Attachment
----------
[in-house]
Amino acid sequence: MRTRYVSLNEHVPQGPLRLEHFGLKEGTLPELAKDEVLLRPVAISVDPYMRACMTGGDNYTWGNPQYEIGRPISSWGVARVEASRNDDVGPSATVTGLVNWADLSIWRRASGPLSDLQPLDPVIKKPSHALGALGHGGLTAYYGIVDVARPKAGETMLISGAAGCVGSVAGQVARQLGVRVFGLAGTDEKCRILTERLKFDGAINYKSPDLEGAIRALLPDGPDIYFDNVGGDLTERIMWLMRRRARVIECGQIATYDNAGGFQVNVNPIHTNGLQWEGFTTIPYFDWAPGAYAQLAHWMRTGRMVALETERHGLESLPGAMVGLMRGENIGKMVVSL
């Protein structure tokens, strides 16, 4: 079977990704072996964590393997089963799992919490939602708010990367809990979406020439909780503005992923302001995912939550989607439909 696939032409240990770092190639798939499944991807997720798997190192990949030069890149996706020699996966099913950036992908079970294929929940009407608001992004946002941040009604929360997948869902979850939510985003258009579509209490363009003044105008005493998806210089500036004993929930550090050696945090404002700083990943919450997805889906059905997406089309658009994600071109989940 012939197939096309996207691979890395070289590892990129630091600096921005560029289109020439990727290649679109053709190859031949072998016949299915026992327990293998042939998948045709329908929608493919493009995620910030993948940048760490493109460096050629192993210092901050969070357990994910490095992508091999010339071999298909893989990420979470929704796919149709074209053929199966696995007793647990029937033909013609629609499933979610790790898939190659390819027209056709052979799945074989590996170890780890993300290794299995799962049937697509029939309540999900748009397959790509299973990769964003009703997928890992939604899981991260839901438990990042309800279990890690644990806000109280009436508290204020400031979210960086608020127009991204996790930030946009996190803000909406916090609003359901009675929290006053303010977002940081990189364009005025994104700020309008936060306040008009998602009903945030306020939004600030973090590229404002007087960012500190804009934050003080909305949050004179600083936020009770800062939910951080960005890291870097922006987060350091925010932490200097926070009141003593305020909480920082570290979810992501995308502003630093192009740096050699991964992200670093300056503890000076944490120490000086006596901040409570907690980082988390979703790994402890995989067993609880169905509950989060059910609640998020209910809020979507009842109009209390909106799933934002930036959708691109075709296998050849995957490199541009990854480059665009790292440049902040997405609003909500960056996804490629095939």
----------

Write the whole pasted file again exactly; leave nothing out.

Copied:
[in-house]
Amino acid sequence: MRTRYVSLNEHVPQGPLRLEHFGLKEGTLPELAKDEVLLRPVAISVDPYMRACMTGGDNYTWGNPQYEIGRPISSWGVARVEASRNDDVGPSATVTGLVNWADLSIWRRASGPLSDLQPLDPVIKKPSHALGALGHGGLTAYYGIVDVARPKAGETMLISGAAGCVGSVAGQVARQLGVRVFGLAGTDEKCRILTERLKFDGAINYKSPDLEGAIRALLPDGPDIYFDNVGGDLTERIMWLMRRRARVIECGQIATYDNAGGFQVNVNPIHTNGLQWEGFTTIPYFDWAPGAYAQLAHWMRTGRMVALETERHGLESLPGAMVGLMRGENIGKMVVSL
């Protein structure tokens, strides 16, 4: 079977990704072996964590393997089963799992919490939602708010990367809990979406020439909780503005992923302001995912939550989607439909 696939032409240990770092190639798939499944991807997720798997190192990949030069890149996706020699996966099913950036992908079970294929929940009407608001992004946002941040009604929360997948869902979850939510985003258009579509209490363009003044105008005493998806210089500036004993929930550090050696945090404002700083990943919450997805889906059905997406089309658009994600071109989940 012939197939096309996207691979890395070289590892990129630091600096921005560029289109020439990727290649679109053709190859031949072998016949299915026992327990293998042939998948045709329908929608493919493009995620910030993948940048760490493109460096050629192993210092901050969070357990994910490095992508091999010339071999298909893989990420979470929704796919149709074209053929199966696995007793647990029937033909013609629609499933979610790790898939190659390819027209056709052979799945074989590996170890780890993300290794299995799962049937697509029939309540999900748009397959790509299973990769964003009703997928890992939604899981991260839901438990990042309800279990890690644990806000109280009436508290204020400031979210960086608020127009991204996790930030946009996190803000909406916090609003359901009675929290006053303010977002940081990189364009005025994104700020309008936060306040008009998602009903945030306020939004600030973090590229404002007087960012500190804009934050003080909305949050004179600083936020009770800062939910951080960005890291870097922006987060350091925010932490200097926070009141003593305020909480920082570290979810992501995308502003630093192009740096050699991964992200670093300056503890000076944490120490000086006596901040409570907690980082988390979703790994402890995989067993609880169905509950989060059910609640998020209910809020979507009842109009209390909106799933934002930036959708691109075709296998050849995957490199541009990854480059665009790292440049902040997405609003909500960056996804490629095939």